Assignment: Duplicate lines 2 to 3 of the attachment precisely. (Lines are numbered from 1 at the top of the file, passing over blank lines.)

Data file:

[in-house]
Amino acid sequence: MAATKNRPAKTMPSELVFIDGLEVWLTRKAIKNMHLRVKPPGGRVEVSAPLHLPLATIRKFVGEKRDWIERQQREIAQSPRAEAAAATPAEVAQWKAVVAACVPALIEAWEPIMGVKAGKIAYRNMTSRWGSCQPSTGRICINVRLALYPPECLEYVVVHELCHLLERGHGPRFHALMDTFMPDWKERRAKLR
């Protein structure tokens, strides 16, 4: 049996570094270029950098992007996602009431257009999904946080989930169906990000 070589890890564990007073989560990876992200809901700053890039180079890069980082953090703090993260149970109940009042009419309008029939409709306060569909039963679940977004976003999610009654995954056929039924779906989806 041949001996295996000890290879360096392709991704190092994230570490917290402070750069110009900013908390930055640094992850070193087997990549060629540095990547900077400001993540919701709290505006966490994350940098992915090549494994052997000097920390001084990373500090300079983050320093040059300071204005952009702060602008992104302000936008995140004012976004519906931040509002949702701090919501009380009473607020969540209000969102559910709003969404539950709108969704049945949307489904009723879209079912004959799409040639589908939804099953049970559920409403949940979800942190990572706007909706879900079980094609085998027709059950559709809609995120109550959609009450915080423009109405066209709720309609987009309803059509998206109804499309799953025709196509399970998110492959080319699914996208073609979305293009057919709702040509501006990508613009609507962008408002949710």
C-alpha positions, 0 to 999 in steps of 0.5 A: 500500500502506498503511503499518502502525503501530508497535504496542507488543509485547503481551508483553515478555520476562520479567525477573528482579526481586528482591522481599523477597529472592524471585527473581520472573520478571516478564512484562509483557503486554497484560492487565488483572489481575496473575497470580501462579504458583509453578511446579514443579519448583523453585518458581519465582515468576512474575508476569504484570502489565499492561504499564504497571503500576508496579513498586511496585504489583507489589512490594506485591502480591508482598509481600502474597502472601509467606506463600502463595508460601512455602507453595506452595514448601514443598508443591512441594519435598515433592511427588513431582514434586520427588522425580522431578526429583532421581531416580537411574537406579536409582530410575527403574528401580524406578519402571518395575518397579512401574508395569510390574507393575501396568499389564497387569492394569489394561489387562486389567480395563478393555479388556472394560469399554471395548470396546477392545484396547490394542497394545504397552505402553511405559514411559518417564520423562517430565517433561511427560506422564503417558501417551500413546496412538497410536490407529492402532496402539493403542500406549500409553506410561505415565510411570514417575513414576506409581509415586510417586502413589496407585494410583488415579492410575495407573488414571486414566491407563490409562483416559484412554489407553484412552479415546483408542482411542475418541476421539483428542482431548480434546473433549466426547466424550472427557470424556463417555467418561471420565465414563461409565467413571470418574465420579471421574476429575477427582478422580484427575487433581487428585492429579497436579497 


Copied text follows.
Amino acid sequence: MAATKNRPAKTMPSELVFIDGLEVWLTRKAIKNMHLRVKPPGGRVEVSAPLHLPLATIRKFVGEKRDWIERQQREIAQSPRAEAAAATPAEVAQWKAVVAACVPALIEAWEPIMGVKAGKIAYRNMTSRWGSCQPSTGRICINVRLALYPPECLEYVVVHELCHLLERGHGPRFHALMDTFMPDWKERRAKLR
């Protein structure tokens, strides 16, 4: 049996570094270029950098992007996602009431257009999904946080989930169906990000 070589890890564990007073989560990876992200809901700053890039180079890069980082953090703090993260149970109940009042009419309008029939409709306060569909039963679940977004976003999610009654995954056929039924779906989806 041949001996295996000890290879360096392709991704190092994230570490917290402070750069110009900013908390930055640094992850070193087997990549060629540095990547900077400001993540919701709290505006966490994350940098992915090549494994052997000097920390001084990373500090300079983050320093040059300071204005952009702060602008992104302000936008995140004012976004519906931040509002949702701090919501009380009473607020969540209000969102559910709003969404539950709108969704049945949307489904009723879209079912004959799409040639589908939804099953049970559920409403949940979800942190990572706007909706879900079980094609085998027709059950559709809609995120109550959609009450915080423009109405066209709720309609987009309803059509998206109804499309799953025709196509399970998110492959080319699914996208073609979305293009057919709702040509501006990508613009609507962008408002949710």